You are previewing Beginning Lua Programming.

Beginning Lua Programming

Cover of Beginning Lua Programming by Aaron Brown... Published by Wrox
  1. Copyright
  2. About the Authors
  3. Credits
  4. Acknowledgments
  5. Introduction
    1. 0.1. The Facets of Lua
      1. 0.1.1. Lua Is a Programming Language
      2. 0.1.2. Lua Is an Implementation
      3. 0.1.3. Lua Is Fast
      4. 0.1.4. Lua Is Free and Open
    2. 0.2. Who This Book Is For
    3. 0.3. How This Book Is Structured
    4. 0.4. What You Need to Use This Book
    5. 0.5. Conventions
      1. 0.5.1.
    6. 0.6. Source Code
    7. 0.7. Errata
    8. 0.8. p2p.wrox.com
  6. 1. Getting Situated
    1. 1.1. Choosing How to Install Lua
      1. 1.1.1. Building Lua Yourself
      2. 1.1.2. Selecting Prebuilt Lua
    2. 1.2. Finding Your System's Shell
      1. 1.2.1. Windows Shells
      2. 1.2.2. Shells on Unix and Unix-Like systems
      3. 1.2.3. Shell Features
      4. 1.2.4. The Environment
    3. 1.3. Dealing with Tarballs and Zip Files
    4. 1.4. Compiling Lua
      1. 1.4.1. The Lua Source Tarball
      2. 1.4.2. Compiling Lua on Linux and Other Unix-Like Systems
      3. 1.4.3. Compiling Lua on Windows
    5. 1.5. Binary Packages
      1. 1.5.1. Selecting a Prebuilt Binary Package
      2. 1.5.2. Installing a Prebuilt Binary Package on a Unix-Type System
      3. 1.5.3. Installing a Prebuilt Binary Package on Windows
    6. 1.6. Additional Tools
      1. 1.6.1. Programmer's Editor
      2. 1.6.2. Revision Control System
    7. 1.7. Summary
  7. 2. First Steps
    1. 2.1. Numbers and Arithmetic Operations: Basic Interpreter Usage
      1. 2.1.1. Addition, Subtraction, Multiplication, Division, and Exponentiation
      2. 2.1.2. Interacting with the Interpreter
      3. 2.1.3. Other Notations for Numbers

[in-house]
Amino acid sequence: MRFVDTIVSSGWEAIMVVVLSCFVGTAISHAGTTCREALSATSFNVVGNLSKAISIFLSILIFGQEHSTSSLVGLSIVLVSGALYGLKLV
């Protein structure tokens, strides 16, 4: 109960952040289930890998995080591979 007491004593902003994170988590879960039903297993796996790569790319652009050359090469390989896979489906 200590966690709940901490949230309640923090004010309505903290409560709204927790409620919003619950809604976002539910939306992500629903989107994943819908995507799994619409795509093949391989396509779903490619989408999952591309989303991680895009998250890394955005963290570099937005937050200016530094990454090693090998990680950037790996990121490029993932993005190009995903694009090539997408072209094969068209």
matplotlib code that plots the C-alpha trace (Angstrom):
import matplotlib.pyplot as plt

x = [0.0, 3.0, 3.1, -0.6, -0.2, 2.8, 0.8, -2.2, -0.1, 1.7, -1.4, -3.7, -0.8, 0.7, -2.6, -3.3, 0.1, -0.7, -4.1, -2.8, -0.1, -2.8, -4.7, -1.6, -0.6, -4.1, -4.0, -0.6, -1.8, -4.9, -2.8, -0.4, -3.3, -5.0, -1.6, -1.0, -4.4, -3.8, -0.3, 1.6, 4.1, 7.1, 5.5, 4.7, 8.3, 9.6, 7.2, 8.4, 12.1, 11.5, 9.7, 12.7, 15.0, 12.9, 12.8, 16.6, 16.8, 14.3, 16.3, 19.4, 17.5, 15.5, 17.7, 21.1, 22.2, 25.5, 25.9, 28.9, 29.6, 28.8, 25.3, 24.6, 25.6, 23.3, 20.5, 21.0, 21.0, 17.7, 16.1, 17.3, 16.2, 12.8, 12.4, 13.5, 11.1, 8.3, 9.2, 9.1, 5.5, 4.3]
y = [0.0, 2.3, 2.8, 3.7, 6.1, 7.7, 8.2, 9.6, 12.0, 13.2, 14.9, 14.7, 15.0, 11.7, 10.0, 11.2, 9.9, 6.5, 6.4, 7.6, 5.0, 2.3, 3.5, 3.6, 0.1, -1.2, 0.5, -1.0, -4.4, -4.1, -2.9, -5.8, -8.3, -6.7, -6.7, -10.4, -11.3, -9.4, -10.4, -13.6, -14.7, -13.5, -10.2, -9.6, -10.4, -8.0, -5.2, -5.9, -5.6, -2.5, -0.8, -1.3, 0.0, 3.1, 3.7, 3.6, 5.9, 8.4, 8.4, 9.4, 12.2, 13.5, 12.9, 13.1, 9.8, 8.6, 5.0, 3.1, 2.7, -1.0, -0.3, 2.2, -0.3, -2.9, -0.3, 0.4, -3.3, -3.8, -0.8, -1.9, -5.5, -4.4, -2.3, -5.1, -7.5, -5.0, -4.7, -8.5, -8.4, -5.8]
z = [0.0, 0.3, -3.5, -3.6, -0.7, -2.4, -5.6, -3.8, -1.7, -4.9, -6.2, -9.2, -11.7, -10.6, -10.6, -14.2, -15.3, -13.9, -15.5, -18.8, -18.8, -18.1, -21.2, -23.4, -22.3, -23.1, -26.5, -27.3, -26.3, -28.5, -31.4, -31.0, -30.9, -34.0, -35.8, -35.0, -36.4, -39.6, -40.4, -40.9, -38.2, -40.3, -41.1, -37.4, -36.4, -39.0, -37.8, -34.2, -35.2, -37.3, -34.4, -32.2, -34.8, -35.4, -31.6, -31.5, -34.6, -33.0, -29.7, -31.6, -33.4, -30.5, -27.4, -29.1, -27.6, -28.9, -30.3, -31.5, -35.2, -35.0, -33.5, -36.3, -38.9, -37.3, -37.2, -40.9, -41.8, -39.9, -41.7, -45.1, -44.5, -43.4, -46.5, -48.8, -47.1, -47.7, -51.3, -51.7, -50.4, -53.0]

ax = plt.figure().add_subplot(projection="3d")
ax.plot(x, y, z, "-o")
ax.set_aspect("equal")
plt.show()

2. 2.2. Interpreter Know-How
      1. 2.2.1. Quitting the Interpreter
      2. 2.2.2. Interpreter Shortcuts
    3. 2.3. Numerical Gotchas
      1. 2.3.1. Division by Zero and Overflow
      2. 2.3.2. Floating-Point Rounding
    4. 2.4. Variables and Assignment
      1. 2.4.1. Assignment Basics
      2. 2.4.2. Multiple Assignment
      3. 2.4.3. Variables on the Right Side of Assignments
    5. 2.5. Strings
      1. 2.5.1. Quoting Strings
      2. 2.5.2. Backslash Escaping
    6. 2.6. Relational Operators and Boolean Values
      1. 2.6.1. Comparing Numbers
      2. 2.6.2. Comparing Strings
    7. 2.7. The nil Value
    8. 2.8. Boolean Operators
      1. 2.8.1. The and Operator
      2. 2.8.2. The or Operator
      3. 2.8.3. The not Unary Operator
    9. 2.9. The Concatenation, Length, and Modulo Operators
      1. 2.9.1. The String Concatenation Operator
      2. 2.9.2. The Length Operator
      3. 2.9.3. The Modulo Operator
    10. 2.10. Automatic Conversion of Operands
    11. 2.11. Precedence and Associativity
    12. 2.12. Variables and Values
    13. 2.13. Comments
    14. 2.14. Expressions and Statements
    15. 2.15. Compound Statements
      1. 2.15.1. The if Statement
      2. 2.15.2. The while Loop
      3. 2.15.3. The for Loop
      4. 2.15.4. The repeat Loop
      5. 2.15.5. The break and do Statements
    16. 2.16. Summary
    17. 2.17. Exercises
  8. 3. Extending Lua with Functions
    1. 3.1. Return Values
      1. 3.1.1. Using a Function that Returns a Value
      2. 3.1.2. Defining a Function that Returns a Value
      3. 3.1.3. Using return to Alter Control Flow
      4. 3.1.4. Returning Nothing
      5. 3.1.5. Returning Multiple Values
      6. 3.1.6. Adjusting Value Lists
    2. 3.2. Chunks as Functions
    3. 3.3. Variable Scope
      1. 3.3.1. Actual and Formal Arguments
      2. 3.3.2. Local Variables
    4. 3.4. Understanding Side Effects
      1. 3.4.1. Ordering Side Effects
      2. 3.4.2. Short-Circuit Evaluation
    5. 3.5. Functions Calling Functions
      1. 3.5.1. The Call Stack
      2. 3.5.2. Recursion
      3. 3.5.3. Stack Overflow
      4. 3.5.4. Tail Calls
    6. 3.6. Functions as Values
      1. 3.6.1. Replacing Built-In Functions
      2. 3.6.2. Comparing and Printing Functions
      3. 3.6.3. Function Definitions as Assignments
      4. 3.6.4. Local Functions
    7. 3.7. Whitespace, Semicolons, and Function Calls
    8. 3.8. Upvalues and Closures
      1. 3.8.1. Defining Functions that Create Functions
      2. 3.8.2. Defining Functions with Private State
      3. 3.8.3. Figuring Out Tricky Scope Situations
    9. 3.9. Summary
    10. 3.10. Exercises
  9. 4. Working with Tables
    1. 4.1. Tables Introduced
    2. 4.2. A Shorter Way to Write Some Keys
    3. 4.3. Altering a Table's Contents
    4. 4.4. Tables as Arrays
    5. 4.5. Array Length
    6. 4.6. Looping through Tables
    7. 4.7. Tables of Functions
      1. 4.7.1. The Table Library
      2. 4.7.2. Object-Oriented Programming with Tables
    8. 4.8. Functions with Variable Numbers of Arguments
      1. 4.8.1. Defining Vararg Functions
      2. 4.8.2. Scripts as Vararg Functions
    9. 4.9. Keyword Arguments
    10. 4.10. Different but the Same